The Marshmallow Task Revisited


I know I have written about inhibitory control not very long ago, and that I’m technically in the middle of a series about Executive Functions, but this study came out fairly recently and I just can’t resist… Plus, I was giving a guest lecture for my supervisor the other day, and she showed the video in class and it’s really great.

The Marshmallow Task

So, remember I talked about the marshmallow task? It’s a delay of gratification (also known as inhibitory control – delay) task, in which 4-year-olds are told that they can eat one marshmallow now, or wait and get two marshmallows later. The original study was done in the 1970s, and the children have been followed up decades and decades later. It turns out that the longer a child could wait for that second marshmallow, the better he or she did on a host of outcome measures, including SAT scores and coping with stress.

Reliable Environment

There’s a new study out that looked at the roots of this ability to delay gratification. The researchers had the children first do an “art project” with a not-so-exciting array of crayons. The children were told that if they can wait, the researcher is going to get them a really nice art supplies set. What the researchers did was assign children randomly to one of two conditions. In the “reliable” condition, the researcher came back after 2.5 minutes with a really neat art supplies set. In the “unreliable” condition the researcher came back empty-handed and said she can’t find the art supplies. After they have established this “environmental” factor, they did the marshmallow task. They found a staggering effect – honestly, no one gets an effect this big. The amount of time (number of seconds) that children in the reliable condition waited for the second marshmallow was four times longer than the amount of time children in the unreliable condition waited.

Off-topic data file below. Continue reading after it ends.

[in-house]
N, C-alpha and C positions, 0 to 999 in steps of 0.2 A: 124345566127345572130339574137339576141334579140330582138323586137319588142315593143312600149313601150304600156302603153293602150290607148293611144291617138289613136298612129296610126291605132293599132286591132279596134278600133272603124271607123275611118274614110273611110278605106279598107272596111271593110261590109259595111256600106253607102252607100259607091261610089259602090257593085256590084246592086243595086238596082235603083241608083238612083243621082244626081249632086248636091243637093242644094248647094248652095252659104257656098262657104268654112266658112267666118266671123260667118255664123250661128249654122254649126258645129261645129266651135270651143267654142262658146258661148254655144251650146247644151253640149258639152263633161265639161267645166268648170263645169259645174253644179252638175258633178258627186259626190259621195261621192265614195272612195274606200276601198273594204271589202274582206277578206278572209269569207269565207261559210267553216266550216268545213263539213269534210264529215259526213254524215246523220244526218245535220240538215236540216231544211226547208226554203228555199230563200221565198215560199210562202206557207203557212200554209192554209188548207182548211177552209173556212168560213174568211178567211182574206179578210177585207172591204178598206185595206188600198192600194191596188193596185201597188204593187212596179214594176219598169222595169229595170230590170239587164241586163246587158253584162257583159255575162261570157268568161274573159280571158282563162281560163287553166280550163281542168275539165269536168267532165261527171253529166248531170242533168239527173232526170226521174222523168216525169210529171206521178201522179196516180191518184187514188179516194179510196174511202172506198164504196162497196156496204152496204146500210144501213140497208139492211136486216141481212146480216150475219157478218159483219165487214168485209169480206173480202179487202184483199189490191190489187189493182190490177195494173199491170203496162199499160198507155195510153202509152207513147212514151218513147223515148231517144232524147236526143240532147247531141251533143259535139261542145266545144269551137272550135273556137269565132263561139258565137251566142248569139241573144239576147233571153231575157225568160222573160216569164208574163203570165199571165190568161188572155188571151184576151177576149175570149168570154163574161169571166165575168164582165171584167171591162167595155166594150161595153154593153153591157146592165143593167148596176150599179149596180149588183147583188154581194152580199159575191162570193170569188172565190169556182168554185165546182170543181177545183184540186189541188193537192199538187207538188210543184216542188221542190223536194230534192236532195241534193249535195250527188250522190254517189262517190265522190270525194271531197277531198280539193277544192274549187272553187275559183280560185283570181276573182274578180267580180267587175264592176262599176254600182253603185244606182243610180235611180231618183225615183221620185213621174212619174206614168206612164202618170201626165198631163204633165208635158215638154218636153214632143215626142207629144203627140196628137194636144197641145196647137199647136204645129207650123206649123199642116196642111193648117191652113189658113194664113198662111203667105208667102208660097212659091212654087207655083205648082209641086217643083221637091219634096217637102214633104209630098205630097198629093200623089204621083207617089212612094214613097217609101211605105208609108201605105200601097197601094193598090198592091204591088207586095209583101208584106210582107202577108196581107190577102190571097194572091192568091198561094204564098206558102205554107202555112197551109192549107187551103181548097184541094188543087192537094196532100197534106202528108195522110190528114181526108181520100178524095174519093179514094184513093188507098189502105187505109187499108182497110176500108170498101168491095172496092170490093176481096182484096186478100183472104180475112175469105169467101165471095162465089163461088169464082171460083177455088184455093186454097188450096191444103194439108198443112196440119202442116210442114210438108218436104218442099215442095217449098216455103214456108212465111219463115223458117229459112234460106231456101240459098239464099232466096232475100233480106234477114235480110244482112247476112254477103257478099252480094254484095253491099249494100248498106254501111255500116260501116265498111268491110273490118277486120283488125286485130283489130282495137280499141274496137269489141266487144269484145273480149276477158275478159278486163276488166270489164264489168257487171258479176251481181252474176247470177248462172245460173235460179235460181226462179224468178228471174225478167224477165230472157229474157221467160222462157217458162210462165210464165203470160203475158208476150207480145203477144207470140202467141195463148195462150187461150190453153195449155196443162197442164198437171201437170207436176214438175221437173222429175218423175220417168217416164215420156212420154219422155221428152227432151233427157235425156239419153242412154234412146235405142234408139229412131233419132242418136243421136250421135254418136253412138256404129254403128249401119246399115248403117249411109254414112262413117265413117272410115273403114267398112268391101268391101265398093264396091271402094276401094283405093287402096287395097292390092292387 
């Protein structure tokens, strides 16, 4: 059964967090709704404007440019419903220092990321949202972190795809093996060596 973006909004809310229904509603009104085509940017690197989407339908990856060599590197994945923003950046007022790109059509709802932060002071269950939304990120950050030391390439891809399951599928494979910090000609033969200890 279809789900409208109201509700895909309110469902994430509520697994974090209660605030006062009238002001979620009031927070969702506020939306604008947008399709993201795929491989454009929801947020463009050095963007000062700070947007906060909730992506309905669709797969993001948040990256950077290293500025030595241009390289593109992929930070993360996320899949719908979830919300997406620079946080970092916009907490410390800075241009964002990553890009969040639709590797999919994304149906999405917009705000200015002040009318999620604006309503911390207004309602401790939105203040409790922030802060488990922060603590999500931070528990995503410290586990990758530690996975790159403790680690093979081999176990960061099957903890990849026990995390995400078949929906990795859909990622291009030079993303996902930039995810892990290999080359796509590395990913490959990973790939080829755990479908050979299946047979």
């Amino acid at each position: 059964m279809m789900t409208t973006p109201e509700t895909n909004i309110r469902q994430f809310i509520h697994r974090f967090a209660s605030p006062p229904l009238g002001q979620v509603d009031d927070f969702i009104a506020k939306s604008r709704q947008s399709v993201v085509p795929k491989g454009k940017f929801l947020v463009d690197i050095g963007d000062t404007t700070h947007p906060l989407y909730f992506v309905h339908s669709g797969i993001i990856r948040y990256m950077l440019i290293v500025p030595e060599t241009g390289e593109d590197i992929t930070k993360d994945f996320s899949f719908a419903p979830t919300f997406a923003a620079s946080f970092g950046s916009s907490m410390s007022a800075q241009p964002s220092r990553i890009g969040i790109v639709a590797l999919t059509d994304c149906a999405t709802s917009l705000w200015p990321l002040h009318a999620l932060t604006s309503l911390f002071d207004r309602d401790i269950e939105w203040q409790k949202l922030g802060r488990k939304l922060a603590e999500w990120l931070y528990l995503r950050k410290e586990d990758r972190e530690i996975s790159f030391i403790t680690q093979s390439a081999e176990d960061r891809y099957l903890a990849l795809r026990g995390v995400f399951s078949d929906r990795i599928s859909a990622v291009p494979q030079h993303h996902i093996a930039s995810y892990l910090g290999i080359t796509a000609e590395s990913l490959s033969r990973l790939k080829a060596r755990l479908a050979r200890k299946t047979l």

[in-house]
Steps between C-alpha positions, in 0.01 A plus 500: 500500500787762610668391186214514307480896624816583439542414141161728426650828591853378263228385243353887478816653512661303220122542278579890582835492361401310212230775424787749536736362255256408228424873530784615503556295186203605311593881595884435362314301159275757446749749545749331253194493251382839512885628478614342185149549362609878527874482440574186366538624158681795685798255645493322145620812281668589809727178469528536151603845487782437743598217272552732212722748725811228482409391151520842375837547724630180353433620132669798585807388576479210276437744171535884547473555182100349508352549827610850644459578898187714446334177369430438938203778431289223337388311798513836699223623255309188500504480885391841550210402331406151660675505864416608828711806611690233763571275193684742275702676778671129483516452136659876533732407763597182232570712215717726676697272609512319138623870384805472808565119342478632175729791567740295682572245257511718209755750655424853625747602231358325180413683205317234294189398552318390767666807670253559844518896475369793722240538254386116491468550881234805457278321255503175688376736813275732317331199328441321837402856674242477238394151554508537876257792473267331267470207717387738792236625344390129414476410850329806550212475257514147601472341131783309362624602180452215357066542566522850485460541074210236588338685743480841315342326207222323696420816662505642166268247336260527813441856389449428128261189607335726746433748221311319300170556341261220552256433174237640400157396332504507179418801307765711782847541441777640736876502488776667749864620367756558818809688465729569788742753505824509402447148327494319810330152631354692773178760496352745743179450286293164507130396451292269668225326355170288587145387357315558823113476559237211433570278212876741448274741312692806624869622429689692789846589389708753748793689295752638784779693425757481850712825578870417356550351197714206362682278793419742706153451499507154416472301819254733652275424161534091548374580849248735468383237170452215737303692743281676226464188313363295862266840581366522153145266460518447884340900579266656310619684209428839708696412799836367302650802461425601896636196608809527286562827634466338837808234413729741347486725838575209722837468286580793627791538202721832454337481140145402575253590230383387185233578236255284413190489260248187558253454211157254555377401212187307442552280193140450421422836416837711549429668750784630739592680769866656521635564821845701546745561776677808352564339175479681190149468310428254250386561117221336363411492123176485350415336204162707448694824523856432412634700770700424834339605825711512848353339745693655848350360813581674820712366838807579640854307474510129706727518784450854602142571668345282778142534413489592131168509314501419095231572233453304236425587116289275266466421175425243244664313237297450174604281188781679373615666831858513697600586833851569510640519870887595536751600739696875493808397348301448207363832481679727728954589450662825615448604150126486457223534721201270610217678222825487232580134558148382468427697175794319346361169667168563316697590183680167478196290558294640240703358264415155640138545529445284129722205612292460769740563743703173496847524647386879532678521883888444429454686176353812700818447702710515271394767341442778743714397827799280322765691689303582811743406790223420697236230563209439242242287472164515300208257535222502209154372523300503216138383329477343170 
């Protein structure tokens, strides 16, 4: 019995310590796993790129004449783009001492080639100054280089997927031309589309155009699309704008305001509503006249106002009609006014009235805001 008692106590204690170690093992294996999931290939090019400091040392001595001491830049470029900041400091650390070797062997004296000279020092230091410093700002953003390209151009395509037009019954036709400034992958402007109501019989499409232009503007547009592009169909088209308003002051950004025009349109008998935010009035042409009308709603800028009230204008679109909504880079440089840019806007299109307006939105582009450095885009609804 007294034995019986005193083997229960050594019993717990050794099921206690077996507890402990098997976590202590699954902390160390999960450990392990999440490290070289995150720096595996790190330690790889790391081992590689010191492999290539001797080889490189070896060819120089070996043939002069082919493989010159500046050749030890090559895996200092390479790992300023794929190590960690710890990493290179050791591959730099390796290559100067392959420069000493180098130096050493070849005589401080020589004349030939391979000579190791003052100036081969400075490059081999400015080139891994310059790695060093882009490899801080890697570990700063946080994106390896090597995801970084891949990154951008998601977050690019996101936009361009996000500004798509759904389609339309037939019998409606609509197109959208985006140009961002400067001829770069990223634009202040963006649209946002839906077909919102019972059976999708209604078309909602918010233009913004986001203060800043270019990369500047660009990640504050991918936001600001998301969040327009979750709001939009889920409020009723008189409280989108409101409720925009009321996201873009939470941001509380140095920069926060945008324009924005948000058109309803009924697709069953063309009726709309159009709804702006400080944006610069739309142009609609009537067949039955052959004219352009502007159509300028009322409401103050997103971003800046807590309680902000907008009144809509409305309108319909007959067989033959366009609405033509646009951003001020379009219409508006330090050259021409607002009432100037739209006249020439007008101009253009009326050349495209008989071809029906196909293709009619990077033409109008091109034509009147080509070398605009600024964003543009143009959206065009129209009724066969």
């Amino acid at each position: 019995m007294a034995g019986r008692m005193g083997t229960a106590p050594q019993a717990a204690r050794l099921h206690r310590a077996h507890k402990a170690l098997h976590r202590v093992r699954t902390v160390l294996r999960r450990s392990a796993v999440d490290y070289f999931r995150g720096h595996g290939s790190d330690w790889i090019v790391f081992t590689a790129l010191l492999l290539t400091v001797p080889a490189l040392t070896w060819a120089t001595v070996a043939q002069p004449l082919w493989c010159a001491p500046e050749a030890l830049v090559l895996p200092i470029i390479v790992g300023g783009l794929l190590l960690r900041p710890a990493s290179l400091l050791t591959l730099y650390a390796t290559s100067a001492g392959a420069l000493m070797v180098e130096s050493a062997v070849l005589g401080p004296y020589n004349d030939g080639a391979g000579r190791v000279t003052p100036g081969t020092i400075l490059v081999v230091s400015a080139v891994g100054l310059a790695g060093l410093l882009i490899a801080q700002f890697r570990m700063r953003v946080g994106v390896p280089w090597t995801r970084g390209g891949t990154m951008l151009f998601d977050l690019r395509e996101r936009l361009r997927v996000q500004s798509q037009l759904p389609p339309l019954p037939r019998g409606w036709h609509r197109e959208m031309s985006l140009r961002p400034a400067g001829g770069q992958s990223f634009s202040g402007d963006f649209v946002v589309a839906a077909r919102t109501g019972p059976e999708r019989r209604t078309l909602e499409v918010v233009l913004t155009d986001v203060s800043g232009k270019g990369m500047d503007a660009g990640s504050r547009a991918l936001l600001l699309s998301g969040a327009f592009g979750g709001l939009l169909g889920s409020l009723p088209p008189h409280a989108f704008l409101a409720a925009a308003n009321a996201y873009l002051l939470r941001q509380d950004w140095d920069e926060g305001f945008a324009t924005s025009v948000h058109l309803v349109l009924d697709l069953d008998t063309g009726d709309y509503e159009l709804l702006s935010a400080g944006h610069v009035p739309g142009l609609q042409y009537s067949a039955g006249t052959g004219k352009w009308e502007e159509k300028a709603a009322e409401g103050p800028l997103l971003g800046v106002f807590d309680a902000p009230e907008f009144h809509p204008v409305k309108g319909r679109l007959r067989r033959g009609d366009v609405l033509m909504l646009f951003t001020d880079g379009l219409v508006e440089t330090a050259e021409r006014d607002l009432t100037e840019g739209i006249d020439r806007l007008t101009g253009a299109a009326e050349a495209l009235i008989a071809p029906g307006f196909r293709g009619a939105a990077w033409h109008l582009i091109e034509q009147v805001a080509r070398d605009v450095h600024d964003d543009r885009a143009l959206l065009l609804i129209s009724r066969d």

The thing about this study is that it’s a very elegant way to examine environmental stability in the lab. If you care to generalize from this study, you could argue that children who grow up in an “unreliable” environment (i.e., when adults say they are going to do something but never do, for various reasons) experience those adults as unreliable. Therefore, when those adults tell them to wait, why should they? When adults tell them to save for the future, they see no reason to – in fact, the rational thing to do in an unstable environment is to consume your resources as soon as you have them.

What Can We Learn?

So what can we learn from this study? The most important thing, I would say, is to always keep your promises to children. It’s ok if something happens and you can’t go to the park even though you said you would, but if this research teaches us anything is that you have to try mighty hard to do as you say.

Do you remember broken promises? Do you think it affects your view of the person who broke the promise?

@2015 - Gal Podjarny